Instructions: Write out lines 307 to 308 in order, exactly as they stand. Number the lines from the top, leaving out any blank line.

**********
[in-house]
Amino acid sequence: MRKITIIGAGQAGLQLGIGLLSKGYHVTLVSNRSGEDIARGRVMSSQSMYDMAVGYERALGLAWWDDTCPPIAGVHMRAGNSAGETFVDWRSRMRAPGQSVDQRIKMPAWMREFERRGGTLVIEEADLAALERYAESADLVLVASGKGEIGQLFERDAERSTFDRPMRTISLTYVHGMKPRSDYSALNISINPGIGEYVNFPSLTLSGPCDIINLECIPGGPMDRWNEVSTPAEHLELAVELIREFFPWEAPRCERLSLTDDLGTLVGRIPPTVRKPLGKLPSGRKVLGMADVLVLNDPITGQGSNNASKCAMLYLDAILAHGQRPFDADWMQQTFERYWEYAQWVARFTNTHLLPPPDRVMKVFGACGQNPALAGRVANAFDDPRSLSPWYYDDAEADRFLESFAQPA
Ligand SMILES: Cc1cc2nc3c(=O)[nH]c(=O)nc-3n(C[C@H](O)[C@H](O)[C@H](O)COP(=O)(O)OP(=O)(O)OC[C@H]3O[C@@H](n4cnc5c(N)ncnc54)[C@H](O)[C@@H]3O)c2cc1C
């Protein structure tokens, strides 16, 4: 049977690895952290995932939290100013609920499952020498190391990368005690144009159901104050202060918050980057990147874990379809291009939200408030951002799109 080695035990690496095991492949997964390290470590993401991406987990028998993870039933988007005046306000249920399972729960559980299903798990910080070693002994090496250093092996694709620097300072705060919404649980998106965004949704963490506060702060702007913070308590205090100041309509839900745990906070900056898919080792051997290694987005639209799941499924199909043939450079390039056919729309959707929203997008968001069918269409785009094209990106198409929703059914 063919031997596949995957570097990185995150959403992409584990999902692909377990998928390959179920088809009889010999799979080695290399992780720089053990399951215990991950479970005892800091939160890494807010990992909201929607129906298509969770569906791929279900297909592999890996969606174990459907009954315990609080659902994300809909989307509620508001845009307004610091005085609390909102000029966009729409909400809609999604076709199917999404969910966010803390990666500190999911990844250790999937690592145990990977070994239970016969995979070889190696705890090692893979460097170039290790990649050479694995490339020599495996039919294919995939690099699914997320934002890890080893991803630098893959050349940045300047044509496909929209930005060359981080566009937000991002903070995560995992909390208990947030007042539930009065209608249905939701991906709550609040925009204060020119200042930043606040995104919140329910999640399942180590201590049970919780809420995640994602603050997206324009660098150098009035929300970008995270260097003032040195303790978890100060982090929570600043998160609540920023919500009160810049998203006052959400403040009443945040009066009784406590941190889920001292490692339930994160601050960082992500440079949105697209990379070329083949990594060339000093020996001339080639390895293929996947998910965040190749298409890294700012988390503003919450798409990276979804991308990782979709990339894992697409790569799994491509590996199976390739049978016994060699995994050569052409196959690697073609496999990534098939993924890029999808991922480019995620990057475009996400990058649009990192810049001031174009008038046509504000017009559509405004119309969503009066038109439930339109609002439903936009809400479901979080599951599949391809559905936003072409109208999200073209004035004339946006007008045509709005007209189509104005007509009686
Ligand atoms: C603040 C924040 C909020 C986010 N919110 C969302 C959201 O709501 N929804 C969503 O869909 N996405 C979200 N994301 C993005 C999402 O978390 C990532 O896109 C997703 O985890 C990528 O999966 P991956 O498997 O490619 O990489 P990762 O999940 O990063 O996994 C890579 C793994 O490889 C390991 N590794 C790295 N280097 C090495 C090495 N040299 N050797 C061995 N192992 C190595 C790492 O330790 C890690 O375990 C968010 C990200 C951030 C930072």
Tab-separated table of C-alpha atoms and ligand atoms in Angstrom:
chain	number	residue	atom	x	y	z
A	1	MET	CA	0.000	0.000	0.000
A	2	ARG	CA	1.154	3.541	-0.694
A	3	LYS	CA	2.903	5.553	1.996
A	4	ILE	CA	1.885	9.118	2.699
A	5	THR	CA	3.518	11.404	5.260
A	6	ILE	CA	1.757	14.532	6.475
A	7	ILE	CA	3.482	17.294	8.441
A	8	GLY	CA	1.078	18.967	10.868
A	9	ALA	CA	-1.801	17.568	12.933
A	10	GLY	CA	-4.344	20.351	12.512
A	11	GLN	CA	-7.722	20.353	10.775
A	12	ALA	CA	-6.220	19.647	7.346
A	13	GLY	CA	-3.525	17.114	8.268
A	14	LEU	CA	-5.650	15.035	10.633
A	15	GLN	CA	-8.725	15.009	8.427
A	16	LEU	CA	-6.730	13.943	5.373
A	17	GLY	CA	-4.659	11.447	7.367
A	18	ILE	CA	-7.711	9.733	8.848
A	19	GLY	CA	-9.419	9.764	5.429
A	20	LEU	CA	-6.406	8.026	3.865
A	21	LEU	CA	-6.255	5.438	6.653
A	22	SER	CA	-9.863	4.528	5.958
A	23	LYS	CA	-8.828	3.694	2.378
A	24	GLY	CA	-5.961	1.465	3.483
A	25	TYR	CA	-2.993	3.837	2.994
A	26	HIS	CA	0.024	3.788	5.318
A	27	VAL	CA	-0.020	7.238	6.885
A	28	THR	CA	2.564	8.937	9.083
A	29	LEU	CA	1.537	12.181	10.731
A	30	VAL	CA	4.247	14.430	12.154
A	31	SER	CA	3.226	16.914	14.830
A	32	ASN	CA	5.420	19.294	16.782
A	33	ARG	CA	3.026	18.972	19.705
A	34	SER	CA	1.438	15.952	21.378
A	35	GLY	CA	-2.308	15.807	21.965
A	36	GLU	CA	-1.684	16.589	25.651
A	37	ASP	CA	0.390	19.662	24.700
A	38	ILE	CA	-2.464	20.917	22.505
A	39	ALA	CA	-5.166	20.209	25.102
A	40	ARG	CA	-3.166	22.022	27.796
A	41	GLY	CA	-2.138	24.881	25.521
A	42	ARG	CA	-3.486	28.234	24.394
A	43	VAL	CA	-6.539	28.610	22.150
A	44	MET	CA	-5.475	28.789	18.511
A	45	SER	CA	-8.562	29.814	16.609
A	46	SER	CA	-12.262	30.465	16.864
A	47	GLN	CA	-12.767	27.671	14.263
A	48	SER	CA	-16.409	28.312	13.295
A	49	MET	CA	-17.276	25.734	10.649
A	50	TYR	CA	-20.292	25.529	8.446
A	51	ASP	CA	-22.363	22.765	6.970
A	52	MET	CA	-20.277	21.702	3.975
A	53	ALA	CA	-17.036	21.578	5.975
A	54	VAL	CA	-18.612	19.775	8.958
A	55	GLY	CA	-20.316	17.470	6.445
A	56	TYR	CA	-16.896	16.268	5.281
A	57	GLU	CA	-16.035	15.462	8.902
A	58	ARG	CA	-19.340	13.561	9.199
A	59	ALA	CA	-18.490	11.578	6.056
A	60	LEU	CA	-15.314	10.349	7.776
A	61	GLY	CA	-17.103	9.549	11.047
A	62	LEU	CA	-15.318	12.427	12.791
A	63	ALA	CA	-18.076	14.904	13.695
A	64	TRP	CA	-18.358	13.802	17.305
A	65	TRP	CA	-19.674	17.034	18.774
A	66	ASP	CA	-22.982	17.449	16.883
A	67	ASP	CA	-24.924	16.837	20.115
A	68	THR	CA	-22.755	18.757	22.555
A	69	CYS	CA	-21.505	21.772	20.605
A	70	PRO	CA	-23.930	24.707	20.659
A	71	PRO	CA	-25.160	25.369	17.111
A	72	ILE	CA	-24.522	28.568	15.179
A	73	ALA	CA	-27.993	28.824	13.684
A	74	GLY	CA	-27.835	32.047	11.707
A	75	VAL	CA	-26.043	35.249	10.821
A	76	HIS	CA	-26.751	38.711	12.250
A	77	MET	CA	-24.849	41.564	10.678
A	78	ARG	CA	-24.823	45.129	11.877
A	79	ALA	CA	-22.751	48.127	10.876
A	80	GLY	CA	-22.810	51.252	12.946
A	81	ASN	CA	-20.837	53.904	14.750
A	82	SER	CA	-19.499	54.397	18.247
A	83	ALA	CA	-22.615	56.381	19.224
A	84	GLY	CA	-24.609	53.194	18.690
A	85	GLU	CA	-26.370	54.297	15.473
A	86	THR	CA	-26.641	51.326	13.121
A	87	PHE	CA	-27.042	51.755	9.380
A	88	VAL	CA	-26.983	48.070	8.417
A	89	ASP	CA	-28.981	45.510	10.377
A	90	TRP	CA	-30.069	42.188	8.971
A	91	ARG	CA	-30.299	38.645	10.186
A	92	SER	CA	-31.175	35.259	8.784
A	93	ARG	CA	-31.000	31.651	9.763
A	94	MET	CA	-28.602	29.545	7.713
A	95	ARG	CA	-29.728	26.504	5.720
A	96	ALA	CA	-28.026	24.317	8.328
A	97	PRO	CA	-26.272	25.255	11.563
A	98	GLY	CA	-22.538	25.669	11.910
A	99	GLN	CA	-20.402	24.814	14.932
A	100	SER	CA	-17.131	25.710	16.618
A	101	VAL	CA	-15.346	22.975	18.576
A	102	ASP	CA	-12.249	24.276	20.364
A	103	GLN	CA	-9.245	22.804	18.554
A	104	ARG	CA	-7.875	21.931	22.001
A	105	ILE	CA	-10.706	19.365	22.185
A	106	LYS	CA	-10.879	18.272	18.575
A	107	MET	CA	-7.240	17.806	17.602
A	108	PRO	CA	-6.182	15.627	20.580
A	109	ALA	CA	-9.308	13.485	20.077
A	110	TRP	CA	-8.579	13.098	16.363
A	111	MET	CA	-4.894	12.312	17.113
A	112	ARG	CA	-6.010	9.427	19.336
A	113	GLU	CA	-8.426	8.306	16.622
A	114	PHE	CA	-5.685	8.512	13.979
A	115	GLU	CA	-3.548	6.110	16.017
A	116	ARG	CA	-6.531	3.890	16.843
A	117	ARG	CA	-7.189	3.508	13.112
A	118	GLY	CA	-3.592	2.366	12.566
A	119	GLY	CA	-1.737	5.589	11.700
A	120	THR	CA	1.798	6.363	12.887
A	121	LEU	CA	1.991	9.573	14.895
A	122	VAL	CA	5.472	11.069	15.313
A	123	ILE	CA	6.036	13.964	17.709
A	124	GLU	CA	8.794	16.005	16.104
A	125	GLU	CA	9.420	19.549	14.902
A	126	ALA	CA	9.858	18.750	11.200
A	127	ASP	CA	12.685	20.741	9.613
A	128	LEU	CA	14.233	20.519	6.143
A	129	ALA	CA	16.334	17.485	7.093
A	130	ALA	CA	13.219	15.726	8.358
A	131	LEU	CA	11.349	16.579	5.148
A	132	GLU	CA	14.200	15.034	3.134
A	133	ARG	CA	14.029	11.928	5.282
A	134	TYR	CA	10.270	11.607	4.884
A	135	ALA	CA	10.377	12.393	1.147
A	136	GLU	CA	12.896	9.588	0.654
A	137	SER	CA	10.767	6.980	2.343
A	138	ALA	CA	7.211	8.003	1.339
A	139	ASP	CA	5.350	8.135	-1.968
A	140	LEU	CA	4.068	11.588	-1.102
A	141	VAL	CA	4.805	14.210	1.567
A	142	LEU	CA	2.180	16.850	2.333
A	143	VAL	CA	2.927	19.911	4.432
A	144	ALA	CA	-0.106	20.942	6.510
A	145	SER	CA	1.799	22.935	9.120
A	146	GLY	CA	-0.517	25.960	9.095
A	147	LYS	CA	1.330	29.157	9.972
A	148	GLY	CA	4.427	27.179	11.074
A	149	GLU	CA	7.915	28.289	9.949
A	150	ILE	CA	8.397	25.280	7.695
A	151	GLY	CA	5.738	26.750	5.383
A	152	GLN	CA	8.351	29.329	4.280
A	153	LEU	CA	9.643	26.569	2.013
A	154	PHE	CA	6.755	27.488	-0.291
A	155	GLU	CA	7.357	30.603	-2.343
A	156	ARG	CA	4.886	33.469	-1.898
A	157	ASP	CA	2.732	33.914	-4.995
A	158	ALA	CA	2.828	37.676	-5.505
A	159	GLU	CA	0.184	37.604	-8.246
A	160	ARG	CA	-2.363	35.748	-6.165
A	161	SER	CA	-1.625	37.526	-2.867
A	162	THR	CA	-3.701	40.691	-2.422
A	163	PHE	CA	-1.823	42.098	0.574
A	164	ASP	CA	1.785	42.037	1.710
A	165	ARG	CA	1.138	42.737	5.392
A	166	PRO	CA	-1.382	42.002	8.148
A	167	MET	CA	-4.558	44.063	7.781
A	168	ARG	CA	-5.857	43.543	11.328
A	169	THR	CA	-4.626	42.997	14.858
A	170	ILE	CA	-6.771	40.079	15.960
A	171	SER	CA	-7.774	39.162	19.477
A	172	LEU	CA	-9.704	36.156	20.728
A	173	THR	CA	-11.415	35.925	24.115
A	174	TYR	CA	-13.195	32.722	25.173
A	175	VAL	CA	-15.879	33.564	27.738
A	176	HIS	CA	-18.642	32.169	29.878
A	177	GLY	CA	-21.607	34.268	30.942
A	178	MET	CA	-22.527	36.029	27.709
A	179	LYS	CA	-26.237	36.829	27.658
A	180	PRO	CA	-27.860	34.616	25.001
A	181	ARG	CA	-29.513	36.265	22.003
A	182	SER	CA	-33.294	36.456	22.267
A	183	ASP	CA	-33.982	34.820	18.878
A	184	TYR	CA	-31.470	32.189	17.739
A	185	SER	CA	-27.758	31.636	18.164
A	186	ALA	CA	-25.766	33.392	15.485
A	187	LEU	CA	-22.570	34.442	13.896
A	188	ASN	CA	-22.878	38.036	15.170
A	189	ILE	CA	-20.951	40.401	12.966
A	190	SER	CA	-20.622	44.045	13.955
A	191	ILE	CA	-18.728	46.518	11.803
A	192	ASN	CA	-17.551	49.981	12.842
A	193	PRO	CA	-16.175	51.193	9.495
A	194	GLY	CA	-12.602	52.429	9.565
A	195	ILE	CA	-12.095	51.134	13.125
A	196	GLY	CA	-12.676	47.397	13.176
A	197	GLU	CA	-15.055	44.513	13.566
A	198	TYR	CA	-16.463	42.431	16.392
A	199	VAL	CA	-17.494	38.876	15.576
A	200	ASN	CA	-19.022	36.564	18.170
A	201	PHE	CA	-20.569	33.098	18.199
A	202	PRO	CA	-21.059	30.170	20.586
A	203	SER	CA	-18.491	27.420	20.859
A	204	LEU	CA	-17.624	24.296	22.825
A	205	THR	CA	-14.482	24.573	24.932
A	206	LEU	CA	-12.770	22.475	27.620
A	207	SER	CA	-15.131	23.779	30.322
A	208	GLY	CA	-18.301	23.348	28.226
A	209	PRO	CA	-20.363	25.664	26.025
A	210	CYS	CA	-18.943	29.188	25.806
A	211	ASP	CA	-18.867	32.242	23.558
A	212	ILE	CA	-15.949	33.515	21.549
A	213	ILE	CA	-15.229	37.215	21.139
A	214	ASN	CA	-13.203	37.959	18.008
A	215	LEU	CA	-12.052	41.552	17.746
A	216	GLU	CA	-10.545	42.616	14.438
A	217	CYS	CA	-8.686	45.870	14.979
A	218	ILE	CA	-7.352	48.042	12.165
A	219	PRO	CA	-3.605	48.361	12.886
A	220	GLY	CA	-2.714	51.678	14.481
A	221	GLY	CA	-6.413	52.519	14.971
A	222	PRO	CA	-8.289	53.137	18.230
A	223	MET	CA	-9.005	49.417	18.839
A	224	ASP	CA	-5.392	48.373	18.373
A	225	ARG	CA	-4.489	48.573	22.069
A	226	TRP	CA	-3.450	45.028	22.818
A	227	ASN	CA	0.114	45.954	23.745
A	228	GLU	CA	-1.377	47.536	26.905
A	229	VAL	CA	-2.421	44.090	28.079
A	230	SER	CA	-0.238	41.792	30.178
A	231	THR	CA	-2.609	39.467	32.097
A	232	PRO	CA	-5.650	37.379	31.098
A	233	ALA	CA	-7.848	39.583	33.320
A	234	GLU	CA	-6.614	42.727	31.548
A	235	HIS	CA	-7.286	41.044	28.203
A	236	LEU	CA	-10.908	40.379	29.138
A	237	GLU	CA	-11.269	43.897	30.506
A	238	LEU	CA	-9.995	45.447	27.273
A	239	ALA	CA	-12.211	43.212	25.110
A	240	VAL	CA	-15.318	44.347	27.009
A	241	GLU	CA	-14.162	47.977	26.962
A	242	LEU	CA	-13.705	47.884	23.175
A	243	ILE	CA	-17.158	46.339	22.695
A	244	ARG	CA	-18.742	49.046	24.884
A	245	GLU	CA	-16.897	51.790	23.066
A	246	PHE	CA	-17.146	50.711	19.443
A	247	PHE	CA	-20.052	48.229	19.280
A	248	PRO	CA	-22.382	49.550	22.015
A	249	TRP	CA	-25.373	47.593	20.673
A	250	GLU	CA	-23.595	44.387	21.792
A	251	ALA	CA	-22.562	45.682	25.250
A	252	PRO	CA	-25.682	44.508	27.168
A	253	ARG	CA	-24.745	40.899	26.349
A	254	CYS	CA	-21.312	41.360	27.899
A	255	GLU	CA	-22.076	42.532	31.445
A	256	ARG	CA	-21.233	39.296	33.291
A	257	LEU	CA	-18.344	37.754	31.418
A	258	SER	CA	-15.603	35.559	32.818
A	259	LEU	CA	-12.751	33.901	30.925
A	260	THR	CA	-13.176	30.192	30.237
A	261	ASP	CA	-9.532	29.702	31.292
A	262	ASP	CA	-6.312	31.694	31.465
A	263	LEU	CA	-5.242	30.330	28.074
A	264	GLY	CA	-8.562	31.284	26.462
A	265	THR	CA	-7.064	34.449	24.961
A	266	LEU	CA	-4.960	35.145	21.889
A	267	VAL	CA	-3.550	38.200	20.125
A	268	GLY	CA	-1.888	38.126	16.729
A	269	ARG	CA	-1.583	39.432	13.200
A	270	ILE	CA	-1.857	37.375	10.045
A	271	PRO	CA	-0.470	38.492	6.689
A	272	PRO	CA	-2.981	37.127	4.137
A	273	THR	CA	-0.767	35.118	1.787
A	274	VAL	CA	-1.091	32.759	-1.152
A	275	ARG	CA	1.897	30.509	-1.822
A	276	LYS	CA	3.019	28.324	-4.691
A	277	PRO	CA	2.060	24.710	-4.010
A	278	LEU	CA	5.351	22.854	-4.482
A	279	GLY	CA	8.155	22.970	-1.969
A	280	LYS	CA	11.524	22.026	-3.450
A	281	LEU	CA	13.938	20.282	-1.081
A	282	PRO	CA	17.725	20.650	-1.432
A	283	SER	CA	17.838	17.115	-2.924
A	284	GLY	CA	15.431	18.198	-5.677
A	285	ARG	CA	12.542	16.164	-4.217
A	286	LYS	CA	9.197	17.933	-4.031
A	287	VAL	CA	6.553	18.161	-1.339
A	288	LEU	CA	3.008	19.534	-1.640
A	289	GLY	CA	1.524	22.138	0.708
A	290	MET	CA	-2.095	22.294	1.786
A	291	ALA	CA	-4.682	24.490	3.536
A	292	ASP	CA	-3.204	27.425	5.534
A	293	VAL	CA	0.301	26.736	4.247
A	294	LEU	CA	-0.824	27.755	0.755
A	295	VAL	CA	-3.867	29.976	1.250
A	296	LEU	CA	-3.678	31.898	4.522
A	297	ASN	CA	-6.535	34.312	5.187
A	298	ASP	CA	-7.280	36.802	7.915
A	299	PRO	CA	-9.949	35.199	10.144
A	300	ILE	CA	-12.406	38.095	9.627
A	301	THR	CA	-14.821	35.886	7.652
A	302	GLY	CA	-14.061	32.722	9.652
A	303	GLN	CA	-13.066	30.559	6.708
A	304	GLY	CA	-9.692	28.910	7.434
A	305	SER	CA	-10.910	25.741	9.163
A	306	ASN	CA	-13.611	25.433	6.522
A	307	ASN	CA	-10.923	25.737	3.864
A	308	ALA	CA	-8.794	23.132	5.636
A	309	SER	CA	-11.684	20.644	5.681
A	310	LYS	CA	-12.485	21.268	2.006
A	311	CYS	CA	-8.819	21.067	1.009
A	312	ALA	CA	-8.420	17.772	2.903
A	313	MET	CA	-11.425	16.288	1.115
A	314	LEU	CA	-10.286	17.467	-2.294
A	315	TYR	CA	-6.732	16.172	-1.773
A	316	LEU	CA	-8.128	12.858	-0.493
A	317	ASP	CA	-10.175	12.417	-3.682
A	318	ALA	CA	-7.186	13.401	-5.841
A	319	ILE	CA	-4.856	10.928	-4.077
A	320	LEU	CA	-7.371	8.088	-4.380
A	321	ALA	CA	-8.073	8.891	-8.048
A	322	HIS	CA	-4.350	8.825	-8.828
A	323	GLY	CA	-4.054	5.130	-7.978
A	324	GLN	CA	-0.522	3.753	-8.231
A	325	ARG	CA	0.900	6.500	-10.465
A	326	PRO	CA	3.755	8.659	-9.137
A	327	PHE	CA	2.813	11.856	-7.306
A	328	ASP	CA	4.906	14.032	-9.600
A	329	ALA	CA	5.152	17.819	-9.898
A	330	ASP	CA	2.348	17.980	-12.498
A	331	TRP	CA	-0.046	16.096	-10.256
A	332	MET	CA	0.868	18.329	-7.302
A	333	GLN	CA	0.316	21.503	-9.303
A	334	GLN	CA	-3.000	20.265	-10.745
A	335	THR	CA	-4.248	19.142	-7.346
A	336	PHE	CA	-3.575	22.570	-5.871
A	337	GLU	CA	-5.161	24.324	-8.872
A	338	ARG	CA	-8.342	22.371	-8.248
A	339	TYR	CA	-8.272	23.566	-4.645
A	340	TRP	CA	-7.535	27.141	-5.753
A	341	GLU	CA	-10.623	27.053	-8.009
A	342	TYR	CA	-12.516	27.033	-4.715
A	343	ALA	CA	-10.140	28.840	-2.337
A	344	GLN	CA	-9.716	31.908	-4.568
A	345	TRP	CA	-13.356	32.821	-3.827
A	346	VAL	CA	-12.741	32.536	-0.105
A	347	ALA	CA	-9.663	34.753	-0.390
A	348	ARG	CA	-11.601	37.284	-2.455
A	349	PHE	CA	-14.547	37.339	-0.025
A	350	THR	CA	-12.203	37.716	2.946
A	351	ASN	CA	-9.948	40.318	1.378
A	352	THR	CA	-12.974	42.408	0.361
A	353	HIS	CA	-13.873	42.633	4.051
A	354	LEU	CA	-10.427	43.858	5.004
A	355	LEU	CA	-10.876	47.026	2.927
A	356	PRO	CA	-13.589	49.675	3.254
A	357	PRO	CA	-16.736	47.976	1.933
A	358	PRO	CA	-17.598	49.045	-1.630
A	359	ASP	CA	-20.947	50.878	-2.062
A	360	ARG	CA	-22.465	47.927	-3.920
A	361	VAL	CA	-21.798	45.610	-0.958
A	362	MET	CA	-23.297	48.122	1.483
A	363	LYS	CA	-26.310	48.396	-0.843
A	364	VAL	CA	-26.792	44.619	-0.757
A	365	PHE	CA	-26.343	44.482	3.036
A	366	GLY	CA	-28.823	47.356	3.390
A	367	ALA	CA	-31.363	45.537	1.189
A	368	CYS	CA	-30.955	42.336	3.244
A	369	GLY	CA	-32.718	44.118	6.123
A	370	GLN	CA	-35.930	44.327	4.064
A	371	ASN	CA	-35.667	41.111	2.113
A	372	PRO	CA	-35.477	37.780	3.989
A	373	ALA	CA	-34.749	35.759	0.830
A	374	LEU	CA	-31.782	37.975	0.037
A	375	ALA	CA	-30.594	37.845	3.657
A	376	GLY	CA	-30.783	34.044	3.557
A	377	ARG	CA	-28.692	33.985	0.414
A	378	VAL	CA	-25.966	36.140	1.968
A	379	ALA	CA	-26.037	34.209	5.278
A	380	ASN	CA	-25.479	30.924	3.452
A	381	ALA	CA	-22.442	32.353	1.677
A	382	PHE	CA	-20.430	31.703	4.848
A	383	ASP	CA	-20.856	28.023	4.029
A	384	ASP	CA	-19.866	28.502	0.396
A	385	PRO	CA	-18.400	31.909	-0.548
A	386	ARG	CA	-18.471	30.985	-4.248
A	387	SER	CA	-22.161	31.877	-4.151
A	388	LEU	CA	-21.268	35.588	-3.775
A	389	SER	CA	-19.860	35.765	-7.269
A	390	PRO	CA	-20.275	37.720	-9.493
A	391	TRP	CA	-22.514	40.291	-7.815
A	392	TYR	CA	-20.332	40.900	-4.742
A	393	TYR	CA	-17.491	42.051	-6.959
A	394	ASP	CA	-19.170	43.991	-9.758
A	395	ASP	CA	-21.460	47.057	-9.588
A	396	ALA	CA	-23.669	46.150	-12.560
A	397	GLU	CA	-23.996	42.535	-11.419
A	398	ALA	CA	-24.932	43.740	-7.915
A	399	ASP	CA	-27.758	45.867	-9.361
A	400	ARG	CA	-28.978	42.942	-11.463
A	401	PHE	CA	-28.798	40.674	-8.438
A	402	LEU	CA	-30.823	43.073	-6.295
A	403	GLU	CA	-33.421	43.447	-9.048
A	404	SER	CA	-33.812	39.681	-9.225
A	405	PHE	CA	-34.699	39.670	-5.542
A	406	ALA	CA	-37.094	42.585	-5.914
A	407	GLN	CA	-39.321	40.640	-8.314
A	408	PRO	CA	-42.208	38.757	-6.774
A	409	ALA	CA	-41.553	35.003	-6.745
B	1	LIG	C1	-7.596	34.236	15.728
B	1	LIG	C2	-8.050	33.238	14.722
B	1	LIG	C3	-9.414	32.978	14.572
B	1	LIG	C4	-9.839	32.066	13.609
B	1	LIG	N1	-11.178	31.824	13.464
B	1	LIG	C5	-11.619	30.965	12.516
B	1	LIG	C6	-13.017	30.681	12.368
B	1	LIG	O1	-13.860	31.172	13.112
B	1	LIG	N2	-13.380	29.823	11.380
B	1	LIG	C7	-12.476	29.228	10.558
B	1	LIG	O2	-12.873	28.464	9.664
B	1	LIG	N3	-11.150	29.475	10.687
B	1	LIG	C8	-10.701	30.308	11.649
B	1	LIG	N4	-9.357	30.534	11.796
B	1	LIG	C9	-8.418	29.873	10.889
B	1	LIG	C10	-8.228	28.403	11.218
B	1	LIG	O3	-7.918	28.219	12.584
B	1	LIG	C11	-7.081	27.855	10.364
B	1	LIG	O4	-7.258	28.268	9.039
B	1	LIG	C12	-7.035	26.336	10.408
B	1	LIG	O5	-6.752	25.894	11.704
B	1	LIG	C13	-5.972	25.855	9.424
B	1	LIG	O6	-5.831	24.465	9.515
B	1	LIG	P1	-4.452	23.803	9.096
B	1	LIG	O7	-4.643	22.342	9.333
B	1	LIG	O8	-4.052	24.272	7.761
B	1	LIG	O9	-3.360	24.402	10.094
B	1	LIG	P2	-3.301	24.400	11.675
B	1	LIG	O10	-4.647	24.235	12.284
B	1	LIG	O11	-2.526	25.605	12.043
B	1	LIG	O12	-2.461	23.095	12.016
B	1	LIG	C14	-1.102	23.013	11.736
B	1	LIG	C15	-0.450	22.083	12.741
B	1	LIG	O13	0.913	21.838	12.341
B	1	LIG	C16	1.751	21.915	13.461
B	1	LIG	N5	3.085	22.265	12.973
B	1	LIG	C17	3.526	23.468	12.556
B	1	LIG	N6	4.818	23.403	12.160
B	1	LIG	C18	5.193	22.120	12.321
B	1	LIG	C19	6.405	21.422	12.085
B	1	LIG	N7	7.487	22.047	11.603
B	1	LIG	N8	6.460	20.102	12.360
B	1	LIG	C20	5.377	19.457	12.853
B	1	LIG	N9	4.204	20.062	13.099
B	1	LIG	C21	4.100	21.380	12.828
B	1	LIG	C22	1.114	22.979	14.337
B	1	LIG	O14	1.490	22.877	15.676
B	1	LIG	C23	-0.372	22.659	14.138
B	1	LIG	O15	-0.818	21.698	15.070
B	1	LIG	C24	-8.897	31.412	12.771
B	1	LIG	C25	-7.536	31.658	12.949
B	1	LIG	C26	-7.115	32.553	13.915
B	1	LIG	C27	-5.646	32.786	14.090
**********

A	300	ILE	CA	-12.406	38.095	9.627
A	301	THR	CA	-14.821	35.886	7.652